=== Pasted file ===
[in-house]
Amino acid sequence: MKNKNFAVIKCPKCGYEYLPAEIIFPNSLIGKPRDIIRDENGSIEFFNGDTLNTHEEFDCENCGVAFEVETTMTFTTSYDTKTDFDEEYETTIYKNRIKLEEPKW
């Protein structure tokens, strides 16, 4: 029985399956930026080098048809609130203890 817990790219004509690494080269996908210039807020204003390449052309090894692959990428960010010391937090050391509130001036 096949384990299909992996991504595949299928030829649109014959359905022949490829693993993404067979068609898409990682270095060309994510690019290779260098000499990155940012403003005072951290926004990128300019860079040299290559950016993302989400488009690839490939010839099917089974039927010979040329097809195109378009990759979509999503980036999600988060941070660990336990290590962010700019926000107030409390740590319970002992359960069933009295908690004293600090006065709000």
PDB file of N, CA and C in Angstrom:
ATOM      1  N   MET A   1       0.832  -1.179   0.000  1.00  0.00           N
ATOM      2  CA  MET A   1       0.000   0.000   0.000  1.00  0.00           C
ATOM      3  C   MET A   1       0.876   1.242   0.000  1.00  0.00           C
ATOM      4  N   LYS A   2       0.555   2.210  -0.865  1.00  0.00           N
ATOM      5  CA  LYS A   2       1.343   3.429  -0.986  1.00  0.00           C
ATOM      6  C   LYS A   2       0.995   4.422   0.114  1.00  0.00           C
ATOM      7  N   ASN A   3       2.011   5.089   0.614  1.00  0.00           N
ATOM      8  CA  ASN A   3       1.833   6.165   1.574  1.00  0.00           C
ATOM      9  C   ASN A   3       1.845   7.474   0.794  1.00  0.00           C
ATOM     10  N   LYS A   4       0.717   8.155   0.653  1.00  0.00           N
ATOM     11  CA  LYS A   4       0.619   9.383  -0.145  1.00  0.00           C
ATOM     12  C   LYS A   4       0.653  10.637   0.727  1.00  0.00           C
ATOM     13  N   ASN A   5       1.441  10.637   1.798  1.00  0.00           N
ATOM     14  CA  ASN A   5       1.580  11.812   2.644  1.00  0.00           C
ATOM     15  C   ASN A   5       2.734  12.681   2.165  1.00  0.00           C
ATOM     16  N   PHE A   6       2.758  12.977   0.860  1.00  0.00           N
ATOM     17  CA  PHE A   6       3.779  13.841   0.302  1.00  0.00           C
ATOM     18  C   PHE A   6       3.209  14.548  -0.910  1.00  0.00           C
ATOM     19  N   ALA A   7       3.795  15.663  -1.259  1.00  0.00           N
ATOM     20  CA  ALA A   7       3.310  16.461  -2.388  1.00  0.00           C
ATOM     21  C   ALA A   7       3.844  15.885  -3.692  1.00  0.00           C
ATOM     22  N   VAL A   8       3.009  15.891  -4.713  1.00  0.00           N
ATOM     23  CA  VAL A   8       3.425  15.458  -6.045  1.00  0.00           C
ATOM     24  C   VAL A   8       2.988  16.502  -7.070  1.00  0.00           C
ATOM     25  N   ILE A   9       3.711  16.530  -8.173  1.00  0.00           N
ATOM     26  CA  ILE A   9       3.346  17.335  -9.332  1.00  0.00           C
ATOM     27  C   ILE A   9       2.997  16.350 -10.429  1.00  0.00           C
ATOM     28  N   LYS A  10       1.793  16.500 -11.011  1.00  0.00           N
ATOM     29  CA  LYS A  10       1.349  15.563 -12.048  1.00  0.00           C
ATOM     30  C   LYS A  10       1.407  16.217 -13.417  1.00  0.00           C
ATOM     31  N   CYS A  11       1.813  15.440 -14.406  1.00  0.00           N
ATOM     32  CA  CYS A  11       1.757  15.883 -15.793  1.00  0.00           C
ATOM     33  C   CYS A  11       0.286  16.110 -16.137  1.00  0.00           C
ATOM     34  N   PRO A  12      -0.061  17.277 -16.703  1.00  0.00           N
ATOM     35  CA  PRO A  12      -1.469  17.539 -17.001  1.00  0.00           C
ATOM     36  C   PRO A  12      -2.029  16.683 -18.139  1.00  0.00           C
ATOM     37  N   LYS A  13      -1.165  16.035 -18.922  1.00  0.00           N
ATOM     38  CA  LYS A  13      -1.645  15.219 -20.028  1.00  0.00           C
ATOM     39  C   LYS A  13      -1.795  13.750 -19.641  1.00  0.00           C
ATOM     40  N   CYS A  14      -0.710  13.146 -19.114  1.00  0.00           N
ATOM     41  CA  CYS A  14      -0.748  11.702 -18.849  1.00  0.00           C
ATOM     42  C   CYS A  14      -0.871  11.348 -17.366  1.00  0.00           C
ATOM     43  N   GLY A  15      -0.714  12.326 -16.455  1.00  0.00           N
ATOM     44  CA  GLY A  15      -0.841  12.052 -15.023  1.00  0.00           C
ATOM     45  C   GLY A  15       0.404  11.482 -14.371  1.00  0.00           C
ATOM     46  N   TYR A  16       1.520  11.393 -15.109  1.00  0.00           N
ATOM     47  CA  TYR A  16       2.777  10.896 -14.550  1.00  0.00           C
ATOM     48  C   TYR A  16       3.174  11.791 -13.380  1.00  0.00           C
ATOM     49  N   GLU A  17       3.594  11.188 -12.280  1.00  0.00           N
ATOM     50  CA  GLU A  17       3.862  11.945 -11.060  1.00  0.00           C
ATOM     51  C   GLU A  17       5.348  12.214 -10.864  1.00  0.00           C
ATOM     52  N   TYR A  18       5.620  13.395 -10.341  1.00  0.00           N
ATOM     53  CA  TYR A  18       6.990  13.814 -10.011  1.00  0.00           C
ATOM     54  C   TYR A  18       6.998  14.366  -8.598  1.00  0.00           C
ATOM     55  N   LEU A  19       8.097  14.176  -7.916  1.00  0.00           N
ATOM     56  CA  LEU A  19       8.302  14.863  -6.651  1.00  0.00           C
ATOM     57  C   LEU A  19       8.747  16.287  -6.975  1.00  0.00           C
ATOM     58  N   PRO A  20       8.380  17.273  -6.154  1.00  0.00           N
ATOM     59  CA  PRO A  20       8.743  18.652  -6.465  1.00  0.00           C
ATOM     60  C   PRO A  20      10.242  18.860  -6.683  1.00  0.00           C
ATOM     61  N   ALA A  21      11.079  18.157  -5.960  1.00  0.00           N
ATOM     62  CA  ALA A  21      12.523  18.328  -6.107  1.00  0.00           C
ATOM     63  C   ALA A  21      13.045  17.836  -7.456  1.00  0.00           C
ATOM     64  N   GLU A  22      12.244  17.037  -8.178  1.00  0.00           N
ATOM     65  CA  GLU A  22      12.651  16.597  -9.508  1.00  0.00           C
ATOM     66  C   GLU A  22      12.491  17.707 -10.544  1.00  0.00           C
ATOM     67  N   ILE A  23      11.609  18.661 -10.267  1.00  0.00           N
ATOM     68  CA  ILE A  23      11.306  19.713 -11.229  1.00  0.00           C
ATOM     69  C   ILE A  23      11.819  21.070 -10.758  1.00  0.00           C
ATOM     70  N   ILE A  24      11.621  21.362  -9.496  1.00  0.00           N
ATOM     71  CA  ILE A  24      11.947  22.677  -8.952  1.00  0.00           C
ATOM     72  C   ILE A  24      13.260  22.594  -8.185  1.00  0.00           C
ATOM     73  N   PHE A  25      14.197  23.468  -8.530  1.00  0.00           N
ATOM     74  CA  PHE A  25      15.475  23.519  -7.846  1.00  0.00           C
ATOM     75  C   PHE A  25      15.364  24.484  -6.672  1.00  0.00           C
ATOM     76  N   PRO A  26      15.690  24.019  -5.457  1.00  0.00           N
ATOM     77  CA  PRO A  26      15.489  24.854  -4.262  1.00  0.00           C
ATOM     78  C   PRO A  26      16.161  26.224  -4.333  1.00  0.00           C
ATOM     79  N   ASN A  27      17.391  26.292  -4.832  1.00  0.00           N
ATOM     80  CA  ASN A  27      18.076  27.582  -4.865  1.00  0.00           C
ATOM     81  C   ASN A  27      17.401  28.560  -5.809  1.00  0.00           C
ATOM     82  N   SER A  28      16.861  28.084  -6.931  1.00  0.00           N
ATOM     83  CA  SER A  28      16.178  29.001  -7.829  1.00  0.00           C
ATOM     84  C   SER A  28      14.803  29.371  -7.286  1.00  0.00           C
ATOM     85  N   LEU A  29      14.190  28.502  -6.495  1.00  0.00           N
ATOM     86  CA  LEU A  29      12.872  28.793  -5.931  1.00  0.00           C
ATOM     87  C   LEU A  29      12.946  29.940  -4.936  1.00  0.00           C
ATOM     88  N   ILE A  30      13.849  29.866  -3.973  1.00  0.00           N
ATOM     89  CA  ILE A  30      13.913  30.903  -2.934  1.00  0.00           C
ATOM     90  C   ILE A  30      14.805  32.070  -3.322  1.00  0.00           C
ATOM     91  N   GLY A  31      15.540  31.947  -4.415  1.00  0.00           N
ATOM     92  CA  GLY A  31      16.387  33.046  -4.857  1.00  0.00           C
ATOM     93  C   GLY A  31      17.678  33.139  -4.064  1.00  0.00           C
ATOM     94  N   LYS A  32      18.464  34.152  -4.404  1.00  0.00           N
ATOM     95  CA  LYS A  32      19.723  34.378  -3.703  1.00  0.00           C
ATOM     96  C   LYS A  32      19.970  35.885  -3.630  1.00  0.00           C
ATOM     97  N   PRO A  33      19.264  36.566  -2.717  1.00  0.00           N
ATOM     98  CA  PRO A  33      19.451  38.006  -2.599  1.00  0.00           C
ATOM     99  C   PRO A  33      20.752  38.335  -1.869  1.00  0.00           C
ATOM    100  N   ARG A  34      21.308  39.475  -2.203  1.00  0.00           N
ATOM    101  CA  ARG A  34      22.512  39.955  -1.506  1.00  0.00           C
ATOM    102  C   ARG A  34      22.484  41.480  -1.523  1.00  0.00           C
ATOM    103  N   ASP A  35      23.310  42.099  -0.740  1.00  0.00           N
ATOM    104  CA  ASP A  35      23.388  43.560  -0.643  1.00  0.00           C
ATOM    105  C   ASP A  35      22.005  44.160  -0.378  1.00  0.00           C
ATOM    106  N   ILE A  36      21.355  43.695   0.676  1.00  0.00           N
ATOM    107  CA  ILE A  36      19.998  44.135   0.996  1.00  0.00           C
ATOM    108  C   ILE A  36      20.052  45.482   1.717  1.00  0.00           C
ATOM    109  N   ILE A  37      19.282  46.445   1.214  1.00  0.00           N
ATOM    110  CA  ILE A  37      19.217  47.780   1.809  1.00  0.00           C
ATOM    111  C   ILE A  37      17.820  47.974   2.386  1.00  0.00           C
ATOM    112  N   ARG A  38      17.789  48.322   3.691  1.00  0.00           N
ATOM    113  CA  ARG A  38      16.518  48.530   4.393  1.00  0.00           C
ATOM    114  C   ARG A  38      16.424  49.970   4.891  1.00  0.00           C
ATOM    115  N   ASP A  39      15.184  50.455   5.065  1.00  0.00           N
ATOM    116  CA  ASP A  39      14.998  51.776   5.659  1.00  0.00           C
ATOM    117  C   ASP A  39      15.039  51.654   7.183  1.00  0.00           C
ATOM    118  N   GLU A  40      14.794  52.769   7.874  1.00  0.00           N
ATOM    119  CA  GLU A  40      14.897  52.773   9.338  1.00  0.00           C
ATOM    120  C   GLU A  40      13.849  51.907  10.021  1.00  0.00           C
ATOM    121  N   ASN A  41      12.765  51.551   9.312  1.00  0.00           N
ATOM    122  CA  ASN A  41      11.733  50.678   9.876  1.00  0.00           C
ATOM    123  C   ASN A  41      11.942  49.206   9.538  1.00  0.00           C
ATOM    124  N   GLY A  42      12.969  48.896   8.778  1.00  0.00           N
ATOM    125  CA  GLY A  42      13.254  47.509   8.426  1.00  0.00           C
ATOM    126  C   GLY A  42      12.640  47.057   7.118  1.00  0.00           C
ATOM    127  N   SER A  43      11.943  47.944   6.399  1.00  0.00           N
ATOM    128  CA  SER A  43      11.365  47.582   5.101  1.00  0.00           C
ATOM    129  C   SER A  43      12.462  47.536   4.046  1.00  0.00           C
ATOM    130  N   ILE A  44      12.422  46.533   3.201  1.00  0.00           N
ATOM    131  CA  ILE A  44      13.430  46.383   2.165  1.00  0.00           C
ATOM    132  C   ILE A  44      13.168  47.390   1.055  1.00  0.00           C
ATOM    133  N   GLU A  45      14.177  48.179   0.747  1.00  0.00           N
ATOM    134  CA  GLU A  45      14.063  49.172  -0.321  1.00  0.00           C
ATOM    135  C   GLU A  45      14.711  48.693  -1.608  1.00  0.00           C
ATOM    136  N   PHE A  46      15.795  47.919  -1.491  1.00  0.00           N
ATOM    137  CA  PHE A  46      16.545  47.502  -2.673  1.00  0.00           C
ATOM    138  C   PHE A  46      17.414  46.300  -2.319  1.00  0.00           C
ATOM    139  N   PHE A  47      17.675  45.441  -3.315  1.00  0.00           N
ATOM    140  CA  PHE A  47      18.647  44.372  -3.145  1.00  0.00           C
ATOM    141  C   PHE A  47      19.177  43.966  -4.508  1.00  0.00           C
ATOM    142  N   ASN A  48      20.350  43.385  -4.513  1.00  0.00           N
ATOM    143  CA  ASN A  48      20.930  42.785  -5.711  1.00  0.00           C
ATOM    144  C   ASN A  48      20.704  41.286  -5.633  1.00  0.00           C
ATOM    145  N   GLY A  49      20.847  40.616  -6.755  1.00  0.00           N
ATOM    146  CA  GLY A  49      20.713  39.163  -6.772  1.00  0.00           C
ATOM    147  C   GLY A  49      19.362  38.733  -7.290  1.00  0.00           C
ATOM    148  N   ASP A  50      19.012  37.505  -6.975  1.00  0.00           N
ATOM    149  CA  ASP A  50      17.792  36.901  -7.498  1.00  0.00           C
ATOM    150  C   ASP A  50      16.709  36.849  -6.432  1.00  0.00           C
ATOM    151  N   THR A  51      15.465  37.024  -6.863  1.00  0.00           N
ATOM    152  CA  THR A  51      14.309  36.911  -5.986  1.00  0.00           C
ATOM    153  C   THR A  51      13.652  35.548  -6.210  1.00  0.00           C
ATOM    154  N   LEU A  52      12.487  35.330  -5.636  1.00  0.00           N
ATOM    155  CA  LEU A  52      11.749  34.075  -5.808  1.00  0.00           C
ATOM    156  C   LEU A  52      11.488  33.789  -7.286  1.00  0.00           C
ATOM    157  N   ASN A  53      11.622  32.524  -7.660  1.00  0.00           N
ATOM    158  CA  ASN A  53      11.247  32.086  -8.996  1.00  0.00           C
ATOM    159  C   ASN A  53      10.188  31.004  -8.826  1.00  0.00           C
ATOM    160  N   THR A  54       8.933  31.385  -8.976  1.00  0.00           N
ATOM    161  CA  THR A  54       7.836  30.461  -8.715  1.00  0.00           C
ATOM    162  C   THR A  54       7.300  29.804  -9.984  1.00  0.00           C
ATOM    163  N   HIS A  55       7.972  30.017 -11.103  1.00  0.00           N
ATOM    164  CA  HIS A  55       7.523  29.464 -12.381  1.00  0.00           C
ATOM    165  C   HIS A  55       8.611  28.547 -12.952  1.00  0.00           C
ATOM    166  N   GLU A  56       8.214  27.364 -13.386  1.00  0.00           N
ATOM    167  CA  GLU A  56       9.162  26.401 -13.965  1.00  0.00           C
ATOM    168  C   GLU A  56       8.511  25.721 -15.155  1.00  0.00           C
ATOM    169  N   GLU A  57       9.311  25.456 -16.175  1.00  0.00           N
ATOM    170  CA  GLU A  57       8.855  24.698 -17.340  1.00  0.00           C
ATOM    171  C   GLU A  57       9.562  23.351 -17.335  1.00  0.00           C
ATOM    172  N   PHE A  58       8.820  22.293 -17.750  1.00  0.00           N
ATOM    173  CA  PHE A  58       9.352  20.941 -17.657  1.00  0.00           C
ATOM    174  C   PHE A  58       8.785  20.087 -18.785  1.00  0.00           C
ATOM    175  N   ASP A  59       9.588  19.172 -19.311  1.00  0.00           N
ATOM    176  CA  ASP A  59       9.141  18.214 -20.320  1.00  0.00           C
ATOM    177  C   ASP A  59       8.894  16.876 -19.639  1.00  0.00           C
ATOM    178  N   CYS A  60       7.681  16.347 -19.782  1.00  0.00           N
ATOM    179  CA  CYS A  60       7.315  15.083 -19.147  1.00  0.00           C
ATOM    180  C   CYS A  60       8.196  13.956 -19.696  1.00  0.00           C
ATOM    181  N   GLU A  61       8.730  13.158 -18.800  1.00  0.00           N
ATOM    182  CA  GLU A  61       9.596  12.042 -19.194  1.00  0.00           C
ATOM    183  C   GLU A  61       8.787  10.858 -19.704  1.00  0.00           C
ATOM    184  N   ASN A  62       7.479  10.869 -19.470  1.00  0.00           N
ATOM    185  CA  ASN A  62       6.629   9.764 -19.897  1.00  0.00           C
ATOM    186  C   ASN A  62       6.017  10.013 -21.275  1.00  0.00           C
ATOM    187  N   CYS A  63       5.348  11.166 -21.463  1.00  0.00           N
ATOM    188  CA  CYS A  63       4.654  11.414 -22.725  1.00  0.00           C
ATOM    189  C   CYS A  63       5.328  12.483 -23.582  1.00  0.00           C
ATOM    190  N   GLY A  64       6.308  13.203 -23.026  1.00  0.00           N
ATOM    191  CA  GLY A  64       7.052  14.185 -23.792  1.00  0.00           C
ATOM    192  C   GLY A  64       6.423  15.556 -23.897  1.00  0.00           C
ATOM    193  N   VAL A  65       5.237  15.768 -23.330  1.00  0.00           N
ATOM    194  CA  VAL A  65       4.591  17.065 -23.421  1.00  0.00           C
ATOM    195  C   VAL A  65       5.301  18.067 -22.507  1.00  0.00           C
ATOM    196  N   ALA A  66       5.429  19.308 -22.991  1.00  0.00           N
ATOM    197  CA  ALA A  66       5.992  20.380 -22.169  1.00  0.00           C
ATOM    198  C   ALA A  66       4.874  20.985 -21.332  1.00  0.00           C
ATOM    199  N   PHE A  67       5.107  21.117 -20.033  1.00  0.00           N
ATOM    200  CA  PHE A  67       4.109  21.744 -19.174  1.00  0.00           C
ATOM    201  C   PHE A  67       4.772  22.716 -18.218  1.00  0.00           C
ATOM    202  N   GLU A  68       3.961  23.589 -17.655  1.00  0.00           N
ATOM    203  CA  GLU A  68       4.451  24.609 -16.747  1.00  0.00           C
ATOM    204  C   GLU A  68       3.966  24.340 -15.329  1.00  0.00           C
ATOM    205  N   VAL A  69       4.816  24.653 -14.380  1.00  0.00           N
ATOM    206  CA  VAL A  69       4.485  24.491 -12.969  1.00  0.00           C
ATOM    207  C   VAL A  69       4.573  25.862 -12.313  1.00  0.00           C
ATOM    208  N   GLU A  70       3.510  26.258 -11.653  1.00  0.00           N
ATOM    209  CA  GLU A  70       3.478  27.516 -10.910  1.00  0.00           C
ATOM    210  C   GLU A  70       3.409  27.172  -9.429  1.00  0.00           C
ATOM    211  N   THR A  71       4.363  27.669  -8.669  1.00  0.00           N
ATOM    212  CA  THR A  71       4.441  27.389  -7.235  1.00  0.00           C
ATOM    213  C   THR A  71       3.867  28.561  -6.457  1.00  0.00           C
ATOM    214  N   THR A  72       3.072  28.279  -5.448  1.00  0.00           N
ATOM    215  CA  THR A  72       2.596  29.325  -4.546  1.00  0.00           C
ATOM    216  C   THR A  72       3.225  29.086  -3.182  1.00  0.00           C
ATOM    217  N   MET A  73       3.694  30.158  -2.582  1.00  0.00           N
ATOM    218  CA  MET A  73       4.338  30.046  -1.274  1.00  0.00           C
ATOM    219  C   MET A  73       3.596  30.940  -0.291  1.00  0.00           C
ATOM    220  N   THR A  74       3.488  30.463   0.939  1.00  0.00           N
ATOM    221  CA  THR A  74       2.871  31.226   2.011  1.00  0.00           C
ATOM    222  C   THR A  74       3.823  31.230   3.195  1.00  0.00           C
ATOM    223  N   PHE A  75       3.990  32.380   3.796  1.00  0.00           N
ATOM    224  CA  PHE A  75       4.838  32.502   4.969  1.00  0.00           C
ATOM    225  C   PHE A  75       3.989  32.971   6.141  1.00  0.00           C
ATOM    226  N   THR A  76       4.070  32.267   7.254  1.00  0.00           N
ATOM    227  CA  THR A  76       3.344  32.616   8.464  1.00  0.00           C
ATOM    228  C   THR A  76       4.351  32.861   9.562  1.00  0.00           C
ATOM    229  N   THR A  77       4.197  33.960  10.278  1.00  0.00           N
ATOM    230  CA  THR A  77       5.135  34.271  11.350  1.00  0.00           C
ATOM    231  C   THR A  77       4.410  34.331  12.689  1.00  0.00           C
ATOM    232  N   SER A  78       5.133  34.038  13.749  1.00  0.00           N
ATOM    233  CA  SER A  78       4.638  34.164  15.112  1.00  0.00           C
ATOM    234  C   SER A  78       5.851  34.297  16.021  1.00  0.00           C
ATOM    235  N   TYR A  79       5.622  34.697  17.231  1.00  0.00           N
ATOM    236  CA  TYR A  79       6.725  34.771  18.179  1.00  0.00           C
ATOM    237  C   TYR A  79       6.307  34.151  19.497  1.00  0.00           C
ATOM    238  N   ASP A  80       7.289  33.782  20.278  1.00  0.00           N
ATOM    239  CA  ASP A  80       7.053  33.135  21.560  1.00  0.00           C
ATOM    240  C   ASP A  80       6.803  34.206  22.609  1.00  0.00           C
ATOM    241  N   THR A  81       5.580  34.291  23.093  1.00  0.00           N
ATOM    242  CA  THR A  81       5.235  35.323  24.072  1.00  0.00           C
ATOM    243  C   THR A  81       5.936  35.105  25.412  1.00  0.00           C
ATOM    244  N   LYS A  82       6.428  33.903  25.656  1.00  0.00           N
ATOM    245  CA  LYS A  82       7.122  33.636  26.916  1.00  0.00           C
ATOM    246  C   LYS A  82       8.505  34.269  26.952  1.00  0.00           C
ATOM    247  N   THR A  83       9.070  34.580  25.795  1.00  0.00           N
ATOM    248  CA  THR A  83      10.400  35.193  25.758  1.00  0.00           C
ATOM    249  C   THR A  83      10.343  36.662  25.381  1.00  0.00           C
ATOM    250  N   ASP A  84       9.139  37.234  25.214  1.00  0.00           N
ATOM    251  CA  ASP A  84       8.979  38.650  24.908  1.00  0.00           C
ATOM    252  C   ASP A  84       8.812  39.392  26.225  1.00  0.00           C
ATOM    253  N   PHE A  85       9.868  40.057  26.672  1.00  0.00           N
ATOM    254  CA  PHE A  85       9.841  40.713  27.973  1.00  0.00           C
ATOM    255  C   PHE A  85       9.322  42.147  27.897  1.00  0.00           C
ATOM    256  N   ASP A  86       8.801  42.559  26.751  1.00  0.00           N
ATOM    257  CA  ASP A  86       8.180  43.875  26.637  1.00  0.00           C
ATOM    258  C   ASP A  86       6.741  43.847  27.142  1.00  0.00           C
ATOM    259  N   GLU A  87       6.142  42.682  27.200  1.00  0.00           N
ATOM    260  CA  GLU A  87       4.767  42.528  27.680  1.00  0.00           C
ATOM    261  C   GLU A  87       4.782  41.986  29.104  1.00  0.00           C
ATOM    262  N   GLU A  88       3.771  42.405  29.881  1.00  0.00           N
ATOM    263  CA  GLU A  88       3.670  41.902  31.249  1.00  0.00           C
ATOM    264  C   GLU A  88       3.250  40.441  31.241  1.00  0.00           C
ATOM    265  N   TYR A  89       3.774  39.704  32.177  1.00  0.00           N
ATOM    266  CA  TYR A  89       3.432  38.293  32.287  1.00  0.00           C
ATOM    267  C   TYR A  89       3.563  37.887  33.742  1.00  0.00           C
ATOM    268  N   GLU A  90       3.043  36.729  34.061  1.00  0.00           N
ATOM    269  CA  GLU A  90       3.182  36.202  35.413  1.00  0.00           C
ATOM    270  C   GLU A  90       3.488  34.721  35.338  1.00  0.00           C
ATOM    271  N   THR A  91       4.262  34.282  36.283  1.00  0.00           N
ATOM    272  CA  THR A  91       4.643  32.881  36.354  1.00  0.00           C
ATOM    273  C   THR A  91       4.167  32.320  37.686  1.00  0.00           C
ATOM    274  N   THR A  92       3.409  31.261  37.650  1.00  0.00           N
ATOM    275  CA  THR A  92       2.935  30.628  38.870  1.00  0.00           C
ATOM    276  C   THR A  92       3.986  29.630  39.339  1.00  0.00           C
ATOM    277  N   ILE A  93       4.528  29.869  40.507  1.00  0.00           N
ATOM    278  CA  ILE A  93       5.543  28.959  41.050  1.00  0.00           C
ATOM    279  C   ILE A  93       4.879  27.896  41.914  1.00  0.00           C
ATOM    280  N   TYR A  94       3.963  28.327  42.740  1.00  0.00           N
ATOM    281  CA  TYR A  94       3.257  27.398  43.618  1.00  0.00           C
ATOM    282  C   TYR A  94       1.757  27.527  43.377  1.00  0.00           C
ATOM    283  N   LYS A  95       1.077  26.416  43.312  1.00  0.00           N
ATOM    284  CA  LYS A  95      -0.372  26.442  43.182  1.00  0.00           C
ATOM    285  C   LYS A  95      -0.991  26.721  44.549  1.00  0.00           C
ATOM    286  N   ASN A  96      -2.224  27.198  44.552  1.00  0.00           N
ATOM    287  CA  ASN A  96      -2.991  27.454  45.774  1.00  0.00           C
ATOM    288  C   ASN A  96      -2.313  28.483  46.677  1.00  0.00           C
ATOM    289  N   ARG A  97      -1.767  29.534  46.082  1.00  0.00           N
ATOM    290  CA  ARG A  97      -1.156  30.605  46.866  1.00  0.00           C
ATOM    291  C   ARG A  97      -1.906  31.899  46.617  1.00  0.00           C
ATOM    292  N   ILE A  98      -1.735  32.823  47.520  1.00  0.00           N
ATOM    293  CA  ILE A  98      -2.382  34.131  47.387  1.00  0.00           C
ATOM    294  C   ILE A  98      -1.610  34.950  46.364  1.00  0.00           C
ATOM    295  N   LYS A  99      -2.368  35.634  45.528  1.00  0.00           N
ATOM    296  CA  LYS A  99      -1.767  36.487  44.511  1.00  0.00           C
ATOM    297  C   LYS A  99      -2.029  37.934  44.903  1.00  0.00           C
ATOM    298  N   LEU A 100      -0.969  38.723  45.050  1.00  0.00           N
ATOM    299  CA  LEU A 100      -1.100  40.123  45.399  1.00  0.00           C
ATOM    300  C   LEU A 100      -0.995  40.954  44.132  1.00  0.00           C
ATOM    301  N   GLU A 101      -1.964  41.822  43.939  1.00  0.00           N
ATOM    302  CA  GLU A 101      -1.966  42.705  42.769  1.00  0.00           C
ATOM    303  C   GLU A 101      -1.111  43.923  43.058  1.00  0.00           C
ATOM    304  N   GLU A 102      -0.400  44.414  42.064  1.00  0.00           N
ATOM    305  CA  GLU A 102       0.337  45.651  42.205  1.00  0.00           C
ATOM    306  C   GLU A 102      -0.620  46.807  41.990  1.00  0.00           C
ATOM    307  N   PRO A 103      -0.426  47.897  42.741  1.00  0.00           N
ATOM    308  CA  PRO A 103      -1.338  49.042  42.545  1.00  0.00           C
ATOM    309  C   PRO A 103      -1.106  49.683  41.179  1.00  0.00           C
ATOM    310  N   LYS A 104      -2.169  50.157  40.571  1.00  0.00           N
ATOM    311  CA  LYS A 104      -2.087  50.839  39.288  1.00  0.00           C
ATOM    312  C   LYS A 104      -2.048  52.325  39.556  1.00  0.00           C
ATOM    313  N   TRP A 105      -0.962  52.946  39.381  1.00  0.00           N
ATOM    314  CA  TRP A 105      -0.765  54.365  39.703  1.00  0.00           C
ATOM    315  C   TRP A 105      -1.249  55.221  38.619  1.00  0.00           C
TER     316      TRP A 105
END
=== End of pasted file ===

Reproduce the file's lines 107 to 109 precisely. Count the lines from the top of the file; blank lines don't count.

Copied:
ATOM    103  N   ASP A  35      23.310  42.099  -0.740  1.00  0.00           N
ATOM    104  CA  ASP A  35      23.388  43.560  -0.643  1.00  0.00           C
ATOM    105  C   ASP A  35      22.005  44.160  -0.378  1.00  0.00           C